Most movie fans know that Marvel’s X-Men characters reside at 20th Century Fox and The Avengers reside at Marvel Studios, owned by Disney. It’s the type of distinction that might seem insignificant to some, but is in fact very important, as movie studios rarely share their prized properties. So while Avengers vs. X-Men has been a huge success in the Marvel Comics world, with new Avengers and X-Men movies both in the works independent of one another, the odds of a crossover are slim to none.

But slim is better than none and the wheels are turning. Mark Millar, a huge comic fan, has just been brought on board at Fox to extract some of the magic Marvel has tapped into with their Cinematic Universe and now Lauren Shuler Donner, one of the X-Men producers who has been on board since the film franchise launched, has said she’d “love” to blend the two universes. Read her quote and more after the jump.

Note: This quote was in today’s Superhero Bits, but is now being expanded upon.

Shuler Donner said the following in an interview with Crave Online:

Q: Now that The Avengers has done so well, it seems like the other studios with Marvel properties can see the advantage of making a deal. Can you see a world where this generation of X-Men could be in an Avengers movie?

Lauren Shuler Donner: I would love it. I would love it. I personally have close ties to Marvel because of Kevin Feige, because Kevin worked for me. But to take our characters and mingle them in the way that they were written, yeah, absolutely.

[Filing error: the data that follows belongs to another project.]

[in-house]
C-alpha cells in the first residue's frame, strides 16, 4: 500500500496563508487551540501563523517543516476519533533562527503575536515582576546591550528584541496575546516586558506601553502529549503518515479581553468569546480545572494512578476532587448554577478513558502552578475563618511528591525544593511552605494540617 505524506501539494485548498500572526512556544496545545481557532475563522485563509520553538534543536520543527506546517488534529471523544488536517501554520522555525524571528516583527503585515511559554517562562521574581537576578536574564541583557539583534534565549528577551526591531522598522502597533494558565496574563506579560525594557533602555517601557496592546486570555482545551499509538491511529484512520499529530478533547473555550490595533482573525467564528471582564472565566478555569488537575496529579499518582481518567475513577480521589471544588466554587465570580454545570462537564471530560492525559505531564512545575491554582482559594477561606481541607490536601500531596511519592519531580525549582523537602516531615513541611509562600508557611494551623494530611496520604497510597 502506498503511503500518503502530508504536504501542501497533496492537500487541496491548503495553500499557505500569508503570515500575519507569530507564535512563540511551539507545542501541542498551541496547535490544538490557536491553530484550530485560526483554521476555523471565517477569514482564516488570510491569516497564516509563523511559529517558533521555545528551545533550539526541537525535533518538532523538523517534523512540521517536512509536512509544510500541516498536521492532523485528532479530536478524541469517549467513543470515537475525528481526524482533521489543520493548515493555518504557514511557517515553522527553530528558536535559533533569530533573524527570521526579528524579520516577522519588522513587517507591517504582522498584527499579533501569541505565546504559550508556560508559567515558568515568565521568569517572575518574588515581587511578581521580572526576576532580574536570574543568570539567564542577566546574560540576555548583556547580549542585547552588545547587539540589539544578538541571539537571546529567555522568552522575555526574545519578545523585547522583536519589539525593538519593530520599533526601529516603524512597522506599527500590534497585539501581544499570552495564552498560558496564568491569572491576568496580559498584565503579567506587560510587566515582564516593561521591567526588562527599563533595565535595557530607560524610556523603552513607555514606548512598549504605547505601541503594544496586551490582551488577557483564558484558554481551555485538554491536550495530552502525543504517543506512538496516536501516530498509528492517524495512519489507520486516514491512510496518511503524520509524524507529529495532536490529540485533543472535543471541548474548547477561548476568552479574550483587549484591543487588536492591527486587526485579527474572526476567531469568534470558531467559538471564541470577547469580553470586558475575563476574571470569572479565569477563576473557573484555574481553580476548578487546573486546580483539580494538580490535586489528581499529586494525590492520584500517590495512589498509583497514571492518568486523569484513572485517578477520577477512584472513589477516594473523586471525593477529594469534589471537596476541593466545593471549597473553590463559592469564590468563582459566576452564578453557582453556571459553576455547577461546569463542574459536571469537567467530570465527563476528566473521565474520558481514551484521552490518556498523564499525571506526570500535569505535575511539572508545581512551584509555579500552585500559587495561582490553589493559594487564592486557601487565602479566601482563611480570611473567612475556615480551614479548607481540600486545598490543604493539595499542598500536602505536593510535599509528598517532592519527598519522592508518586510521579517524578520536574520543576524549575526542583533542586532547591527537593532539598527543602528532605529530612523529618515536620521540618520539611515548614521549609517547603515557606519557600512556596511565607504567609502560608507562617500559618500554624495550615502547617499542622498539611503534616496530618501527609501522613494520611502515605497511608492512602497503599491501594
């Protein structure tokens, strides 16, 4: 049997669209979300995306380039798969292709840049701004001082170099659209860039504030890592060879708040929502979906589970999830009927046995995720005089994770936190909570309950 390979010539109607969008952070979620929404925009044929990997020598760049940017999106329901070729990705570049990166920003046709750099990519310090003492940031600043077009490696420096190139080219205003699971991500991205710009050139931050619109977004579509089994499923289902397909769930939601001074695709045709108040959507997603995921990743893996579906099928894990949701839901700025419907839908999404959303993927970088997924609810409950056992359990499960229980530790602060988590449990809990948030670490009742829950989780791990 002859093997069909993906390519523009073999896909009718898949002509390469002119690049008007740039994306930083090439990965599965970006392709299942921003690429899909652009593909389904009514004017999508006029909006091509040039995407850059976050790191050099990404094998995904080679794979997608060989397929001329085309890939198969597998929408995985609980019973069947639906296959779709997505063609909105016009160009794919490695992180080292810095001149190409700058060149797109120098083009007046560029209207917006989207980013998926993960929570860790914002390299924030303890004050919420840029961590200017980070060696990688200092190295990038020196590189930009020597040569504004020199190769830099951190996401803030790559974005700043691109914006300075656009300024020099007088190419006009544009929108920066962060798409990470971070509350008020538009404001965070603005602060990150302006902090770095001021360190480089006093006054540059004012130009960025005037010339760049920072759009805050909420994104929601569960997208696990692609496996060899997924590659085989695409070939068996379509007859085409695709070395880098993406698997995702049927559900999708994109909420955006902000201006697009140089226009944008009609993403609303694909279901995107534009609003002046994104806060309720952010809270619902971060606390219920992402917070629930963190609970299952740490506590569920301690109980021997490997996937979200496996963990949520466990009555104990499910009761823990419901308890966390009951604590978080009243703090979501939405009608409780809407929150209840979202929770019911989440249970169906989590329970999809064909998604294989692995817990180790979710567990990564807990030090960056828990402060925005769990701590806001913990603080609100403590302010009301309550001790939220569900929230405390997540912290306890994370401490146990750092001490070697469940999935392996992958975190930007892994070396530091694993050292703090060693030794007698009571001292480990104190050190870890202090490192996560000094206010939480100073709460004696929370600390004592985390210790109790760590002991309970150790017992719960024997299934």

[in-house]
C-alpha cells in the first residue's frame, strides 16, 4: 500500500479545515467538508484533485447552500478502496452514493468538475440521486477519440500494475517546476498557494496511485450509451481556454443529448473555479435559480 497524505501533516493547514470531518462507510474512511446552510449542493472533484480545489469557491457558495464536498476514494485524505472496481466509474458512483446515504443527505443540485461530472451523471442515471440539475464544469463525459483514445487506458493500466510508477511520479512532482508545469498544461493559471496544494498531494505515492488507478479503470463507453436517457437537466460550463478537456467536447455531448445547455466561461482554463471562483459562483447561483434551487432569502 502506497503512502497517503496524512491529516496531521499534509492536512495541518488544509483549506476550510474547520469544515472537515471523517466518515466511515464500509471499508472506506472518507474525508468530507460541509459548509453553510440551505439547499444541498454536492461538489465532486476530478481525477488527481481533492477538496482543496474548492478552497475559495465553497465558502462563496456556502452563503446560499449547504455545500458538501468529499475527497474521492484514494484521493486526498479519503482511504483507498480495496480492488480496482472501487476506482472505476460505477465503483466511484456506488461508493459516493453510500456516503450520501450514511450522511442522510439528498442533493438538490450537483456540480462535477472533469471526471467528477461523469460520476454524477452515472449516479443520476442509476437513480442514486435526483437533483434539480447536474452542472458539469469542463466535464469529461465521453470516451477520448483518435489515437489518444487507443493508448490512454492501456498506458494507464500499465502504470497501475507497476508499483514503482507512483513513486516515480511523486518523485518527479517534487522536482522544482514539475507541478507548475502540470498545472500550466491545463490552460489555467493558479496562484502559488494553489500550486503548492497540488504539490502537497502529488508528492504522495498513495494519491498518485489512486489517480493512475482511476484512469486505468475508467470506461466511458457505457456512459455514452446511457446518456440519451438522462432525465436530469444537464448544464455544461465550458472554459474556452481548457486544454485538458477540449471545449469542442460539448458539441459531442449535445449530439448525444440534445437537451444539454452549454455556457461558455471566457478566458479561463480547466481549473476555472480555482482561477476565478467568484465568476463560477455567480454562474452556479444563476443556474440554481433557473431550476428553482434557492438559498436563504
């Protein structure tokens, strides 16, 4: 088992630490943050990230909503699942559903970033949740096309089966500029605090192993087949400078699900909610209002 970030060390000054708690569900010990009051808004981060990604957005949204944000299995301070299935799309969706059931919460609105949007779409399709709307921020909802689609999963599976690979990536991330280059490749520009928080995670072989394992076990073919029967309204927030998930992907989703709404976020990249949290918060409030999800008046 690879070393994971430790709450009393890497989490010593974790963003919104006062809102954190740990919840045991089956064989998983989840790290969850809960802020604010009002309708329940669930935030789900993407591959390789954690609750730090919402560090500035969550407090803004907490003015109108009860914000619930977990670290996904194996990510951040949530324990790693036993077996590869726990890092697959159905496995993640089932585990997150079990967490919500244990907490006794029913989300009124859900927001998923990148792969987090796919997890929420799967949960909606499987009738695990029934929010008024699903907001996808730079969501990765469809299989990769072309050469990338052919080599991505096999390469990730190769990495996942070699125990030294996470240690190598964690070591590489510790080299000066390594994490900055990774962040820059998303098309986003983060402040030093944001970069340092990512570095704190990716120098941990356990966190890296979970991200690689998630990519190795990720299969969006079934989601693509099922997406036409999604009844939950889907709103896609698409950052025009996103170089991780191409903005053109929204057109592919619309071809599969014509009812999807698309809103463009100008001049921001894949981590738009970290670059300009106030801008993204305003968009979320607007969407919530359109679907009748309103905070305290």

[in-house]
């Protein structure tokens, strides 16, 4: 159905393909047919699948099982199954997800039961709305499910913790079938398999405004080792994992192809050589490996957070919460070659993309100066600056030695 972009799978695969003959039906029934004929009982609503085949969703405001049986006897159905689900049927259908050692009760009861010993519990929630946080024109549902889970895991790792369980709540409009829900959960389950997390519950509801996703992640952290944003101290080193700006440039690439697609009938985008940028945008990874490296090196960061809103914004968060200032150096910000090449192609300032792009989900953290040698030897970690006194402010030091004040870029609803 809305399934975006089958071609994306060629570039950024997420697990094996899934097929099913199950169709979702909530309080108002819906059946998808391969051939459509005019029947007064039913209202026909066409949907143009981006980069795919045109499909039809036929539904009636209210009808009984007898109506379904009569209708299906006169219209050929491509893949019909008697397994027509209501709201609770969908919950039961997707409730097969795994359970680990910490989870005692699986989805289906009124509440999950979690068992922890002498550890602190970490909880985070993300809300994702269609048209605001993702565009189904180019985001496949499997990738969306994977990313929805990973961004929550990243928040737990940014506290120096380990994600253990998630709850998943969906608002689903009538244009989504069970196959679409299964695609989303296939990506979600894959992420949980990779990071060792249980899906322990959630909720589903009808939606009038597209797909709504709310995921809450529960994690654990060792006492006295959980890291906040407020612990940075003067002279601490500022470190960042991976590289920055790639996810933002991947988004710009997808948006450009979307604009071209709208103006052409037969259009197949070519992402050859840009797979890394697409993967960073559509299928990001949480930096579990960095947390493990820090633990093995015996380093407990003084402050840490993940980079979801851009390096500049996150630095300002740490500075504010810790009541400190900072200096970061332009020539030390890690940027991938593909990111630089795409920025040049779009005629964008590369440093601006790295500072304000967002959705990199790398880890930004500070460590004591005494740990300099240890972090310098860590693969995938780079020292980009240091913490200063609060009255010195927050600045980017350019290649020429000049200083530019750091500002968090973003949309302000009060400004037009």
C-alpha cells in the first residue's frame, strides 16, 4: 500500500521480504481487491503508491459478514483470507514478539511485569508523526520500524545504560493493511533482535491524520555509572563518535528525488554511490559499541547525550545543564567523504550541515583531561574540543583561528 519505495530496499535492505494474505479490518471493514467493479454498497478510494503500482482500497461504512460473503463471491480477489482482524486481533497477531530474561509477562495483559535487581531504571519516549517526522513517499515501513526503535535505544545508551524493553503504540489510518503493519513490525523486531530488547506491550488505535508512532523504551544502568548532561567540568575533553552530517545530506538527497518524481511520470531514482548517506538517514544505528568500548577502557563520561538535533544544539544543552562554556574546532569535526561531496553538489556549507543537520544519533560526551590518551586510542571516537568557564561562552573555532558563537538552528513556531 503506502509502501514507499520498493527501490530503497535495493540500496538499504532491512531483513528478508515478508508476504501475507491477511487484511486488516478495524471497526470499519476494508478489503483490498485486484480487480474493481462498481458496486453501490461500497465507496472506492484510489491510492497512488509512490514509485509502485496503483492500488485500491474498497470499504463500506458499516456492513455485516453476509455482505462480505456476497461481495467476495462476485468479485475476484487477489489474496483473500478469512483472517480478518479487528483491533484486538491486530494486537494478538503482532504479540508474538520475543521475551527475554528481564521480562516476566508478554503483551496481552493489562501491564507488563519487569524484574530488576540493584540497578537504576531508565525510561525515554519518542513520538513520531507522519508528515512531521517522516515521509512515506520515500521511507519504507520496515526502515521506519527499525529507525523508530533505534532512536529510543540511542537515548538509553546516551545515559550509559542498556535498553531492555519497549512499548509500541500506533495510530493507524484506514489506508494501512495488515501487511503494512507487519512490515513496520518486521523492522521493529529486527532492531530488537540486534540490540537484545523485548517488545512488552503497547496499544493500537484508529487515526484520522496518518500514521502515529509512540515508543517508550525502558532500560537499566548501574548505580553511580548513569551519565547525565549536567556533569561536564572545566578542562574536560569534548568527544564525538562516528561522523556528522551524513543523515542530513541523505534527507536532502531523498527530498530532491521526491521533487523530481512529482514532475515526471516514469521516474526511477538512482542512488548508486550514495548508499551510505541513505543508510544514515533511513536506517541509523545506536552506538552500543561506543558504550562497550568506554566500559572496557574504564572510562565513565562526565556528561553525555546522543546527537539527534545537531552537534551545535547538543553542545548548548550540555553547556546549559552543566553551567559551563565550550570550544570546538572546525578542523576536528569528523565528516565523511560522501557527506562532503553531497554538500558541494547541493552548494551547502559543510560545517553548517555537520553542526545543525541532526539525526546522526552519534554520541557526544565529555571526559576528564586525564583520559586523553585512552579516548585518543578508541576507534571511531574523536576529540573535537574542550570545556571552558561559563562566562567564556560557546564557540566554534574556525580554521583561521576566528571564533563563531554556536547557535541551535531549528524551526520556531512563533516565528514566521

As someone who’s been attached to the X-Men since the late Nineties, Shuler Donner is obviously a fan and what fan wouldn’t want to see The Avengers and X-Men together on the big screen? However, if it was to happen, it literally couldn’t until the latter part of this decade at the earliest. X-Men: Days of Future Past and The Avengers 2 are scheduled for release in 2014 and 2015 respectively and neither will have team members owned by the other studios. But you can bet on Millar (and Feige’s) long to-do list is “Reunite all the Marvel characters.” (Including Spider-Man, housed at Sony.) So even if a deal was struck tomorrow (it won’t be, that’s just hypothetical), the movie would likely have to happen after those two films were completed.

The issue, of course, isn’t a creative one. There are decades upon decades of stories to draw from including all these characters. It’s a financial thing, as in, who would pony up the cash? Who would distribute? How would the grosses be split across the world? Studios have been known to share some of these responsibilities – Paramount even has a slice of the earlier Marvel movies because of a deal before Disney was involved – so anything is possible. But it’s complicated and competitive.

Do you think this will ever happen? Who would be the one to bend?

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